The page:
1. Forum
  2. >
  3. Topic: Welsh
  4. >
  5. "Ga i sglodion?"

"Ga i sglodion?"

Translation:May I have chips?

March 4, 2016

8 Comments


https://www.duolingo.com/profile/Heysoos1

Just making sure, by chips this is what Americans call "French Fries." Right?


https://www.duolingo.com/profile/ibisc

Sglods are nice and chunky and made from real potatoes! Not like those limp, soggy, skinny articles that come with PlastiBurgers.


https://www.duolingo.com/profile/Ieuan-Jones

I've always wondered, do you shorten pysgodyn a sglodion in any way? Seems like such a mouthful to say.


https://www.duolingo.com/profile/ibisc

If you watch Pobol y Cwm, the village chip shop has a sign 'sgod a sglods' in the window.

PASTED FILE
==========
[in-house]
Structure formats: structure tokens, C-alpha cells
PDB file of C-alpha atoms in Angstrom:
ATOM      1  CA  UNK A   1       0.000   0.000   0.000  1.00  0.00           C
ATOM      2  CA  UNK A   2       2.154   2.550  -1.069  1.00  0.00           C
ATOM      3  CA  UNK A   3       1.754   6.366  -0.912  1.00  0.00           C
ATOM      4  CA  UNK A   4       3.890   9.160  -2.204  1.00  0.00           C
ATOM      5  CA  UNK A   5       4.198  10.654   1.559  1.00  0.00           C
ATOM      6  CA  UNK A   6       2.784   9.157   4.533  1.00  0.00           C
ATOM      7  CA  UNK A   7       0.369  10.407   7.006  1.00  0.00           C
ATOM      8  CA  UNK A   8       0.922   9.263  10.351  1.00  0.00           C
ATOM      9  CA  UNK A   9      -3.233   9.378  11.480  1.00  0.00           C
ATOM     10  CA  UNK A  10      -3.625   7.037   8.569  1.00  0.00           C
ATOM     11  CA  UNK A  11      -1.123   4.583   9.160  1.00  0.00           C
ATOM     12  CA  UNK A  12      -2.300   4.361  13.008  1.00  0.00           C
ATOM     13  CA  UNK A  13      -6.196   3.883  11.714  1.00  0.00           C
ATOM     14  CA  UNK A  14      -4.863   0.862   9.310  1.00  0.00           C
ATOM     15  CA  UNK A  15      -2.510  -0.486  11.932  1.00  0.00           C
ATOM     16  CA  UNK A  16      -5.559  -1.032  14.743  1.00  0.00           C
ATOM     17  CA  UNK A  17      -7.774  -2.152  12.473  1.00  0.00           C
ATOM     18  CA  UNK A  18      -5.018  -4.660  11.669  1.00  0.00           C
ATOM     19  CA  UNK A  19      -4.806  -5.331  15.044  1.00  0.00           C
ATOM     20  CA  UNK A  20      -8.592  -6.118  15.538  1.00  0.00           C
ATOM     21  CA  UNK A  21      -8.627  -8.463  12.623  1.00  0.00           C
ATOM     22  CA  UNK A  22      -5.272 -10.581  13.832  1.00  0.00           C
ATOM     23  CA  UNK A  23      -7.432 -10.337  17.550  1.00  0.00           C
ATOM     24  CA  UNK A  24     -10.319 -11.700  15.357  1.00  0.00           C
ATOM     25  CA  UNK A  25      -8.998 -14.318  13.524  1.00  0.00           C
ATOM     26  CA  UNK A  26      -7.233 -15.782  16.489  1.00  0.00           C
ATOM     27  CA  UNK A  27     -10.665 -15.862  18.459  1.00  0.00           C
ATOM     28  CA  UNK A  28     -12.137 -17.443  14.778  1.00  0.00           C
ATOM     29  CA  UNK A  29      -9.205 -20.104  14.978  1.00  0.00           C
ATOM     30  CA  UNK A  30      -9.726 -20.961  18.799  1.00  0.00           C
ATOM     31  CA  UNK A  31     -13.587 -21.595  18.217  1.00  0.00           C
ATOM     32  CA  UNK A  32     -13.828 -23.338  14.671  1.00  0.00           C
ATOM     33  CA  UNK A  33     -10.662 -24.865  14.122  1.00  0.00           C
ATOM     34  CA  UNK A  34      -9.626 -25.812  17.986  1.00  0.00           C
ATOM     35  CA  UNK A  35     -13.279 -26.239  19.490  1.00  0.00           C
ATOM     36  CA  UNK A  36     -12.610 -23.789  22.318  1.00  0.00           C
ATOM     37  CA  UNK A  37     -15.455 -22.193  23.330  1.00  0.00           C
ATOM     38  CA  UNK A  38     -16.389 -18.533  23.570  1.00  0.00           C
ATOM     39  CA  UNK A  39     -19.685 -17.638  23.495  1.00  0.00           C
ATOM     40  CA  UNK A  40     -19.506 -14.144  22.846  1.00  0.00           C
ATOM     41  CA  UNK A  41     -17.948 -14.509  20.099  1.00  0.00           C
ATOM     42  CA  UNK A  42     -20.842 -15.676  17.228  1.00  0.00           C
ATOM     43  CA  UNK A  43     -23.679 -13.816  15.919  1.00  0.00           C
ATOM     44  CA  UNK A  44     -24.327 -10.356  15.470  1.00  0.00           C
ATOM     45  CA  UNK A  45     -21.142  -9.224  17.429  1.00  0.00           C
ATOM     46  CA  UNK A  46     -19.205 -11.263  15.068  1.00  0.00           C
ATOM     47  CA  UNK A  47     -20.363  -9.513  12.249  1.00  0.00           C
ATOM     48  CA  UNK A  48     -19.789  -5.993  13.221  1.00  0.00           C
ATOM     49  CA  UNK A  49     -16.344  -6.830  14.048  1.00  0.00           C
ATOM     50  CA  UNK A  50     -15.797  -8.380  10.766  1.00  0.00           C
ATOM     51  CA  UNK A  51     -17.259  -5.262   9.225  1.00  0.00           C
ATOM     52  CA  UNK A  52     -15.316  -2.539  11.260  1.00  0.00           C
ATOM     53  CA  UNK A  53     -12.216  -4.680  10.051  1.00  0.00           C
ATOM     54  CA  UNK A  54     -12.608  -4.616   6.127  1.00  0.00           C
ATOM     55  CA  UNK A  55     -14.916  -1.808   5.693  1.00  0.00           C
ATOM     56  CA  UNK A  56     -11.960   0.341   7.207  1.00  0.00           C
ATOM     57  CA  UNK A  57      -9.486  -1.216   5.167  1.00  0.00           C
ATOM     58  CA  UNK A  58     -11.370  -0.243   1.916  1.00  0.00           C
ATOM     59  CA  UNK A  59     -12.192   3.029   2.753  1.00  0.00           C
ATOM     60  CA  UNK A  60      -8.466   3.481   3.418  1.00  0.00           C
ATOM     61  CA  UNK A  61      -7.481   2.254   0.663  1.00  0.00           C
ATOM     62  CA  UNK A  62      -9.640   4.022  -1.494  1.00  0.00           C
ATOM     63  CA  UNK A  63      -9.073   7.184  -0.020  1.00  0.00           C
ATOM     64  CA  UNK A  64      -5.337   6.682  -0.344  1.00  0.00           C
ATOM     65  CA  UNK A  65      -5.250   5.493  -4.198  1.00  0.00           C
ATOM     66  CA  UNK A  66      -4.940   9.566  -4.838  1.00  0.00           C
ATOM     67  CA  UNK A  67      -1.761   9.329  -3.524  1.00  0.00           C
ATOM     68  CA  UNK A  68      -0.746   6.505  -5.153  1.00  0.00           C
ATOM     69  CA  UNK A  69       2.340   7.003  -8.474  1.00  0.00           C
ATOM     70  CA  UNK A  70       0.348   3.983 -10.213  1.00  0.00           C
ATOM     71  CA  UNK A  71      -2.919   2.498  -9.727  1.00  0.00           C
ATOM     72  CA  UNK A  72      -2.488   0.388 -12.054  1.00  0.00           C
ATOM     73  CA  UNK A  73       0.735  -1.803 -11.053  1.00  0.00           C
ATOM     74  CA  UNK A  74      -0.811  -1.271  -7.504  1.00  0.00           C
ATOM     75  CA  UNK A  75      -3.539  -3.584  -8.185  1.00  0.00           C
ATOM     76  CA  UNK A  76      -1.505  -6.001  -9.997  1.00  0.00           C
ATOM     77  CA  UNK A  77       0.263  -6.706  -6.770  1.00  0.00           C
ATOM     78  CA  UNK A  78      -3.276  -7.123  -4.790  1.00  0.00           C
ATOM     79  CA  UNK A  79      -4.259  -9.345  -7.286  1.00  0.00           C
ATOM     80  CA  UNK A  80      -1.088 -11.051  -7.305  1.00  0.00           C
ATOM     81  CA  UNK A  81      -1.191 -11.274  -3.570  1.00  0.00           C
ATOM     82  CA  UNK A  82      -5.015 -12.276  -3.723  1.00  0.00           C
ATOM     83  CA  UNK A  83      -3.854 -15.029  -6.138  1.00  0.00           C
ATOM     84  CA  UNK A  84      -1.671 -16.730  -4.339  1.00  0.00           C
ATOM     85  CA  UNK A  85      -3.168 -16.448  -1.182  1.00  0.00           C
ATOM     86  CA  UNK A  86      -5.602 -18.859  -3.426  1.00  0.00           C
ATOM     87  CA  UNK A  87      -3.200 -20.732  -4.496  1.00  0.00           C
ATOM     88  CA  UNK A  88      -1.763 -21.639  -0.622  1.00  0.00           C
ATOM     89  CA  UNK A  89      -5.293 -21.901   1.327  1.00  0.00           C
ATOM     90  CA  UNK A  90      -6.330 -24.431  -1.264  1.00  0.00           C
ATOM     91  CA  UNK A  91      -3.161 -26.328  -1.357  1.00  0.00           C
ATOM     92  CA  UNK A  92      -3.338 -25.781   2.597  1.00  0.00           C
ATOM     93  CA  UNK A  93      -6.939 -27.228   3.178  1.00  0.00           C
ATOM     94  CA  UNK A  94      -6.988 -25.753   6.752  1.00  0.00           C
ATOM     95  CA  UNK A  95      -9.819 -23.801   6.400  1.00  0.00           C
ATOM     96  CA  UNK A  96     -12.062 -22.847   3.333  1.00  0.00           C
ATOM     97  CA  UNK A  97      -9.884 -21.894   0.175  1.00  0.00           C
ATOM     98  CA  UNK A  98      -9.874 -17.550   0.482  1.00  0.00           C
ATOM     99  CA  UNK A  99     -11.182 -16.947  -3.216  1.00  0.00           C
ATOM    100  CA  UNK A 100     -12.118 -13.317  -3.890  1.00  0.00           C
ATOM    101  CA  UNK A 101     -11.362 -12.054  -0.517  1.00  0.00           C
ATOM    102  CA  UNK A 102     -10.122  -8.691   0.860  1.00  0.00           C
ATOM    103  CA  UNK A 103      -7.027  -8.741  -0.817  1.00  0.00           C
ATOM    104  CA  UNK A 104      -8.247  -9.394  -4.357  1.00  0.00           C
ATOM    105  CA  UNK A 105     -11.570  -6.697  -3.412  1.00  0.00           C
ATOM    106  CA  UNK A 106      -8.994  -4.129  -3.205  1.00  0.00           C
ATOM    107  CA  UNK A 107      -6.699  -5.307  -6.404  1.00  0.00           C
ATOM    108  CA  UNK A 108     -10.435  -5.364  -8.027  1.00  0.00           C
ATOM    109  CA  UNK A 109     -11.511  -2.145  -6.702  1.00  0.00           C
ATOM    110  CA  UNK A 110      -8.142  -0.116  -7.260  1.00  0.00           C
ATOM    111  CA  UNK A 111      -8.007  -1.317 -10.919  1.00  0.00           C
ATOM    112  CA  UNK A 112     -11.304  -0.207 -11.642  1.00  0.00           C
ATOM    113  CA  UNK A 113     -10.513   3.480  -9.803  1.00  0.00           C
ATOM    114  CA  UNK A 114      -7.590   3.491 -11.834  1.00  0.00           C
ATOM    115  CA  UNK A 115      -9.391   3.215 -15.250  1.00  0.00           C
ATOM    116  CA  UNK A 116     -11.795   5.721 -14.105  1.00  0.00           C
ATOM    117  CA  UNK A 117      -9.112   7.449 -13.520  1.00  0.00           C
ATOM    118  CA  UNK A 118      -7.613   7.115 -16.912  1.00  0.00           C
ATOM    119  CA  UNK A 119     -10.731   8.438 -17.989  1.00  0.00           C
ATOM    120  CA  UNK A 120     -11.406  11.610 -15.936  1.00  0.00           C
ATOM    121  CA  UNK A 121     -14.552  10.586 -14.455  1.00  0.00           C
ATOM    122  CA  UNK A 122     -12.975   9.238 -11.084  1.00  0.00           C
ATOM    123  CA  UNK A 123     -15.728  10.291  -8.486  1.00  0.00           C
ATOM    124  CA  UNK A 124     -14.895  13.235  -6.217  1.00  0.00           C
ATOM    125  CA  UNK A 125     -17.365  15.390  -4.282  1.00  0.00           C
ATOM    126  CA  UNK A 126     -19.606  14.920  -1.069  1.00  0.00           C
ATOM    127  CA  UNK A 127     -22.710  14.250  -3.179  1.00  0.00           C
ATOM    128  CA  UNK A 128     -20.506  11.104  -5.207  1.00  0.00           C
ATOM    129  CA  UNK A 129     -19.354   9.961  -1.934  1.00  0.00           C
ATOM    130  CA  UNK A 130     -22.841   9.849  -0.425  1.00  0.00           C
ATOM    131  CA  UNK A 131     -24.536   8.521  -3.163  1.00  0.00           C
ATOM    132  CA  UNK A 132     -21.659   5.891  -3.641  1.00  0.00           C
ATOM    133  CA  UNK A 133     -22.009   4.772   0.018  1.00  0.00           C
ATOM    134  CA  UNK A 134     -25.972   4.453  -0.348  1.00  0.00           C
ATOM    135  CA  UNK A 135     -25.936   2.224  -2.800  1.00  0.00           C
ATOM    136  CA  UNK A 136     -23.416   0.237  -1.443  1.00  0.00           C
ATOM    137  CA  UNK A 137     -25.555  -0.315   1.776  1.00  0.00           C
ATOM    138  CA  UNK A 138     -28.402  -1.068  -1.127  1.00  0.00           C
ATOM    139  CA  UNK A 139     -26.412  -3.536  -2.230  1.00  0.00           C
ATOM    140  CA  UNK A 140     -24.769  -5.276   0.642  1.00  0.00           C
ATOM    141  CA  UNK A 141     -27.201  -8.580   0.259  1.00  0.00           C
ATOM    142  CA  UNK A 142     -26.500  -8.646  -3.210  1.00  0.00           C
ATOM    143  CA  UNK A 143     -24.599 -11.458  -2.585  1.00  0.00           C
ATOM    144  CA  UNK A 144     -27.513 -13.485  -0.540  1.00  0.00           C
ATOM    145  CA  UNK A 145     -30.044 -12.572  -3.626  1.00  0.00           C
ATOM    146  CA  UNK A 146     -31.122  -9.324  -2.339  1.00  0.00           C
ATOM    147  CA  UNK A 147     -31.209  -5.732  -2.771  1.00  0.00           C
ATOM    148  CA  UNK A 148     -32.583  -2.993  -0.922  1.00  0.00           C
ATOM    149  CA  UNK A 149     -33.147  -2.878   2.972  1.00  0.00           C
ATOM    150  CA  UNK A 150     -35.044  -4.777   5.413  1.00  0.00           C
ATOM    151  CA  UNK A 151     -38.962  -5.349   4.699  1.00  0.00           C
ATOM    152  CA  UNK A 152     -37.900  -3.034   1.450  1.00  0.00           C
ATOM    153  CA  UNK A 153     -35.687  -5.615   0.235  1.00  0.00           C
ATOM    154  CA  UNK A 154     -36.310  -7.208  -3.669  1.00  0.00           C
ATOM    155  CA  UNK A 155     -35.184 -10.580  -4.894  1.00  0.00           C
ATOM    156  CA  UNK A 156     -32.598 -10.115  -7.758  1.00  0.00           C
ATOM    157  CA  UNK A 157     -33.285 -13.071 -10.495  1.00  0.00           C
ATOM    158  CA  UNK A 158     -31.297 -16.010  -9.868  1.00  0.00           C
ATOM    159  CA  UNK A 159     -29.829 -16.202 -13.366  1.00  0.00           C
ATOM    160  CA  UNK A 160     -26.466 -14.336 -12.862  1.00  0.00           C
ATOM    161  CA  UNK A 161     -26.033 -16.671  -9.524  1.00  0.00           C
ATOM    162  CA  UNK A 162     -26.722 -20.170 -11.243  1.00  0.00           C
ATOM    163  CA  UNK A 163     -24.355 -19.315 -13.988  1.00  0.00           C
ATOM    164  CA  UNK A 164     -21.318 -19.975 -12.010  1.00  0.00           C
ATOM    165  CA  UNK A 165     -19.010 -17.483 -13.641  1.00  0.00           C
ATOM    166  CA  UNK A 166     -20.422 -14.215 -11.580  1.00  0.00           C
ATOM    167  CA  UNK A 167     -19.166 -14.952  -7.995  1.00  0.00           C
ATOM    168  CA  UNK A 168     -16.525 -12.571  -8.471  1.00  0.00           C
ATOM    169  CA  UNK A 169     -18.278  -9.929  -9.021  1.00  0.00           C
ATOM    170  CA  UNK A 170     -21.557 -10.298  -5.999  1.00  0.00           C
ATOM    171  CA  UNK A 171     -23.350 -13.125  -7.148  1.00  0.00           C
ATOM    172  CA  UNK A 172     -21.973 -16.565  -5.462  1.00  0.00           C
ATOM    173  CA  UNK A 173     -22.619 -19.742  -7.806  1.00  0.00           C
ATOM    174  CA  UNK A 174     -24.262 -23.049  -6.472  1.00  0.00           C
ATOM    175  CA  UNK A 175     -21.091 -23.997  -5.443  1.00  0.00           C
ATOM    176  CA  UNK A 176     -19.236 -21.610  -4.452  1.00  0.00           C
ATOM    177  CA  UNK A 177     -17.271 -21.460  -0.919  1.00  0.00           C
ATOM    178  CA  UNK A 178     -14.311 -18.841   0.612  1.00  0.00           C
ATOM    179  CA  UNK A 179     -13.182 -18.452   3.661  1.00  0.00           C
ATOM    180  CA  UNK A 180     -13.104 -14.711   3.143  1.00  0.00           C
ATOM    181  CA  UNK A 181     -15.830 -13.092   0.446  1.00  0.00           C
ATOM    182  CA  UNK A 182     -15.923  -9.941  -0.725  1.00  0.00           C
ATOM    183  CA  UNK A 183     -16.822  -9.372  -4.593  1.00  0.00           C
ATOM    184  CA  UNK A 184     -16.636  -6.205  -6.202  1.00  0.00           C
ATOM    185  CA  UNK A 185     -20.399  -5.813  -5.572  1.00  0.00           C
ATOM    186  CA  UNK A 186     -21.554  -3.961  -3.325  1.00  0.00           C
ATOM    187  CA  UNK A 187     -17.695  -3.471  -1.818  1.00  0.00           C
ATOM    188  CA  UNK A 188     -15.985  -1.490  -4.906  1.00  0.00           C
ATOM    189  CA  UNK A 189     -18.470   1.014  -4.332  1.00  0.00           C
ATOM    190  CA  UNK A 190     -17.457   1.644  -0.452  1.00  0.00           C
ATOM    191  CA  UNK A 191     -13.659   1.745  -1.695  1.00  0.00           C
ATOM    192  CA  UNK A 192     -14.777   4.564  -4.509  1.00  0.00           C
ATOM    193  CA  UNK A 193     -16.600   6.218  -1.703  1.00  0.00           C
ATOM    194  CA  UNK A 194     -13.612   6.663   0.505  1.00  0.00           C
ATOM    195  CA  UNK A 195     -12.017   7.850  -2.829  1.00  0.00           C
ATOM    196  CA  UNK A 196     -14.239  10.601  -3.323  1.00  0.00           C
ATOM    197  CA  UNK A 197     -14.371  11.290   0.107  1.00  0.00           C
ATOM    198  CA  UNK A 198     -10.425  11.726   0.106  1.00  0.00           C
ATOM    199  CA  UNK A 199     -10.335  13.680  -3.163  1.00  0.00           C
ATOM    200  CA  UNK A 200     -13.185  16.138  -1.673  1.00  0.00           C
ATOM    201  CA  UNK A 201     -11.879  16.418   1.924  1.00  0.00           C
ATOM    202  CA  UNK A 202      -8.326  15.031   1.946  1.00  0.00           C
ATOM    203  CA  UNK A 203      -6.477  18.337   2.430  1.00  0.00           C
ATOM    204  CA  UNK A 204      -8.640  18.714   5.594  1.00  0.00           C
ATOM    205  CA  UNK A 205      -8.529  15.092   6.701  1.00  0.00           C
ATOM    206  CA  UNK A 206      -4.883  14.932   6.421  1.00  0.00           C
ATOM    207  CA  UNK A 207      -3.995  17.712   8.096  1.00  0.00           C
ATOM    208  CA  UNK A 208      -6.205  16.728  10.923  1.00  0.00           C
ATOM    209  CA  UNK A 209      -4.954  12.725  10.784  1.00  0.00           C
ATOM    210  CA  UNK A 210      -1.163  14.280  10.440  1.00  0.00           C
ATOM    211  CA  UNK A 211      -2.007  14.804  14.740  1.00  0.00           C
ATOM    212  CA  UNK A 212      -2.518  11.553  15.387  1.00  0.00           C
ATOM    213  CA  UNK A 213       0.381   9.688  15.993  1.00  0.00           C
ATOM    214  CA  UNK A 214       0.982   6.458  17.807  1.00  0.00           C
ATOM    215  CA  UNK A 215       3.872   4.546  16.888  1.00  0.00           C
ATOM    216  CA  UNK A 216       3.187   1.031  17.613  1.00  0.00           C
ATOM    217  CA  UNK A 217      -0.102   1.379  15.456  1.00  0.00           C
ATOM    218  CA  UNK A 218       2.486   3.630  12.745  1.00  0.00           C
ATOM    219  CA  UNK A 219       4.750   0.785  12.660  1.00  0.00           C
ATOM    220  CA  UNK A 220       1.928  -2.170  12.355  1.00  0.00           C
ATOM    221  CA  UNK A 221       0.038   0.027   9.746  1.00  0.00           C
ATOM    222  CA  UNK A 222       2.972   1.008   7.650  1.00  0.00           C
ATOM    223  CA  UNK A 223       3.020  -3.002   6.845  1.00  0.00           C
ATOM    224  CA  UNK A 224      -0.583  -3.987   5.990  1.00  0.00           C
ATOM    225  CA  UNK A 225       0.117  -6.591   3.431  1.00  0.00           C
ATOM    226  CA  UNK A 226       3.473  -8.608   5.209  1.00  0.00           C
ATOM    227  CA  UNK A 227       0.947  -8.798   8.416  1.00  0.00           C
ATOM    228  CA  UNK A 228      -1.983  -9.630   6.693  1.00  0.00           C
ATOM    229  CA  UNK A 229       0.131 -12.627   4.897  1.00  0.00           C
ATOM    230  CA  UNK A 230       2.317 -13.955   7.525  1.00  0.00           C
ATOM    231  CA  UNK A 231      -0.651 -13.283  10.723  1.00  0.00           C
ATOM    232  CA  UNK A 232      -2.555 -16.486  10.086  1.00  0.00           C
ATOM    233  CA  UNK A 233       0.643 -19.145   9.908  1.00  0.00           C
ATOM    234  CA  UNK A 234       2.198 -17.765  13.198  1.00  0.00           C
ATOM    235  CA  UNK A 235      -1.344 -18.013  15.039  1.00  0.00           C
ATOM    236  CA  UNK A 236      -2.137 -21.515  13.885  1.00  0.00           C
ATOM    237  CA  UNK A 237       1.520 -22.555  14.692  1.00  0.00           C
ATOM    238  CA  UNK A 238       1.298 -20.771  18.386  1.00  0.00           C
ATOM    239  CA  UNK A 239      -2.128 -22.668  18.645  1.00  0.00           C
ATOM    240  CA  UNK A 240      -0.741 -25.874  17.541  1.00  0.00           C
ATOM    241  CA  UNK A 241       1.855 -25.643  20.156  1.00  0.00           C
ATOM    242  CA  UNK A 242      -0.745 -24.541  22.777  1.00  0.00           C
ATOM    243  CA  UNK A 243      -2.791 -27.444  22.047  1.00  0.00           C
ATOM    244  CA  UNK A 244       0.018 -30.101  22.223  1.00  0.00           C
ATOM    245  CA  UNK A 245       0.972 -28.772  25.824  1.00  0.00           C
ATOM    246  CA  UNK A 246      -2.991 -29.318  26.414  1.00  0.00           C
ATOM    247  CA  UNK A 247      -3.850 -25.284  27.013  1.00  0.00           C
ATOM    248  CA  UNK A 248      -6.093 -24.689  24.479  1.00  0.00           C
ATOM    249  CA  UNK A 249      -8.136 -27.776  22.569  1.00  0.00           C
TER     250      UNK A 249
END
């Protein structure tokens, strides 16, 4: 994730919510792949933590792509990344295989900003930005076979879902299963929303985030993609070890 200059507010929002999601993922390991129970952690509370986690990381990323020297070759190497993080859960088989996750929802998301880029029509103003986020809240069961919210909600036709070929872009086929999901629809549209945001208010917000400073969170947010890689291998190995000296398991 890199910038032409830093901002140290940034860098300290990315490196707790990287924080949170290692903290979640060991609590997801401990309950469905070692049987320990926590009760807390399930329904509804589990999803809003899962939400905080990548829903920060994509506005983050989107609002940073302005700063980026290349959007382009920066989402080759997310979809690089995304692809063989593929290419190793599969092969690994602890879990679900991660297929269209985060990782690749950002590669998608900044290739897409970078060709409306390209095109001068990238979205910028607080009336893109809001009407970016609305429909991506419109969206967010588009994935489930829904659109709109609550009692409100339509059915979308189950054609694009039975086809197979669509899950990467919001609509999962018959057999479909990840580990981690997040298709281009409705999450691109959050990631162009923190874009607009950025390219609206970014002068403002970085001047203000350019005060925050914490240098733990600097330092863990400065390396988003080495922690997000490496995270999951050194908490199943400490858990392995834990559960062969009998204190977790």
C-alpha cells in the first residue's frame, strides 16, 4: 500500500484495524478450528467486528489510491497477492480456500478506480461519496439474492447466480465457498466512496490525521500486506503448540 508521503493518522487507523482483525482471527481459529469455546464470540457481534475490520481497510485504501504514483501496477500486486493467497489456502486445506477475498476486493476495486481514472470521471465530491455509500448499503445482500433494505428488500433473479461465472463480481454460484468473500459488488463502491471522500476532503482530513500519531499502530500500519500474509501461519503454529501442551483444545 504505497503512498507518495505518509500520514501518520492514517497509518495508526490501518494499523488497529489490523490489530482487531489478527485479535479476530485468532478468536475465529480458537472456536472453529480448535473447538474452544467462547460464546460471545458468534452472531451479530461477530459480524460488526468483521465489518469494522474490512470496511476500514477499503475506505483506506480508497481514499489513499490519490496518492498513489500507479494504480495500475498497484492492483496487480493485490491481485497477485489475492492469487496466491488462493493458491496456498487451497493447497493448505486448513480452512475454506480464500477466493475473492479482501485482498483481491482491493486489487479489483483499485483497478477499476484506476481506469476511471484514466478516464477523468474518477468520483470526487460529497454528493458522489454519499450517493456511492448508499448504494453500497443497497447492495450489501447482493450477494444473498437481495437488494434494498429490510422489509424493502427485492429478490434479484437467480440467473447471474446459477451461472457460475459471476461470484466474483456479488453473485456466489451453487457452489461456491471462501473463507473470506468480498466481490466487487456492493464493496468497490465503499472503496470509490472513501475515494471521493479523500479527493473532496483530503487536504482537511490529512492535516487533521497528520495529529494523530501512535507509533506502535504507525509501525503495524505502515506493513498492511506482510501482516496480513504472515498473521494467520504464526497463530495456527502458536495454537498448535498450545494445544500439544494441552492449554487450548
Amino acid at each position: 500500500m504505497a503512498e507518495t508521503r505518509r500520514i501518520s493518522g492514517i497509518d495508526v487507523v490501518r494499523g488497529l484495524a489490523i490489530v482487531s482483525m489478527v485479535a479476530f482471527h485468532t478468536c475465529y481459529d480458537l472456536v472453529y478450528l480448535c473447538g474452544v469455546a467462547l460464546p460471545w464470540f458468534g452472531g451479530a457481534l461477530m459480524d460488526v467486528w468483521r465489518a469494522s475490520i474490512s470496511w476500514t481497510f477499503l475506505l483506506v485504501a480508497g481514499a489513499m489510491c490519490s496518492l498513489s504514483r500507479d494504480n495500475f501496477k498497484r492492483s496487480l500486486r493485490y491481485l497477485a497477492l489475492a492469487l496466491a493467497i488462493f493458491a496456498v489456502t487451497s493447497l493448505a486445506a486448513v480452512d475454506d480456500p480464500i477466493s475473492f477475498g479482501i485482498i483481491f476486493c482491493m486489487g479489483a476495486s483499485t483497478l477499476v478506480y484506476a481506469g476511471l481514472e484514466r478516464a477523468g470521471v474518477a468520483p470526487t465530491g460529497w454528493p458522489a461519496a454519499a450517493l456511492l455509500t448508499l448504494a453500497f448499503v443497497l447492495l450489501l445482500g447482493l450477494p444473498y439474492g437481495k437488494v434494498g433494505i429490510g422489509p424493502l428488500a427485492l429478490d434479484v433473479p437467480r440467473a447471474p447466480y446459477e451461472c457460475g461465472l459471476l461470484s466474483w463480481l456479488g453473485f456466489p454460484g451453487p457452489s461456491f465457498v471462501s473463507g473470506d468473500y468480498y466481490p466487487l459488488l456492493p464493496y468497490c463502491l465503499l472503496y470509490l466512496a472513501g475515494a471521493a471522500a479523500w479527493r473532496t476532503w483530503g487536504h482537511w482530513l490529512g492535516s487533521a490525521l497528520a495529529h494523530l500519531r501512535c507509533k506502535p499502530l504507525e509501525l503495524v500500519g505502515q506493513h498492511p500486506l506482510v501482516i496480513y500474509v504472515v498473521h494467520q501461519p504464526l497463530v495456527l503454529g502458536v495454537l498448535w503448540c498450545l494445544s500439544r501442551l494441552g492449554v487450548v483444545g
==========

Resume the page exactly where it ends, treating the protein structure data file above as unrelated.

https://www.duolingo.com/profile/Ieuan-Jones

Yup! (Well, the steak chips variety is what most people would think you're talking about).


https://www.duolingo.com/profile/Cynphony

What are chips as in potato chips or tortilla chips called?


https://www.duolingo.com/profile/ibisc

(Potato) crisps - Creision


https://www.duolingo.com/profile/pablopublico

Ysglodyn/sglodyn/asglod (plural ysglodion/sglodion/asglodion) come from Vulgar Latin ascla, from Classical Latin assula (diminutive of axis/assis ["axis, wheel, axle"]), of which also descend Romance astilla/attelle/așchie ("splinter, sliver, chip"), atelier/taller ("workshop") and estallar ("to explode"). It's further related to Lithuanian ašis (“axle”), Sanskrit अक्ष (akṣa, “axle, axis, balance beam”), Ancient Greek ἄξων (áxōn, “axle” [as in the part of a neuron]), English axle, axis and Icelandic öxull ("axis; axle"), all from Proto-Indo-European *h₂eḱs- ("axis, axle").

Learn Welsh in just 5 minutes a day. For free.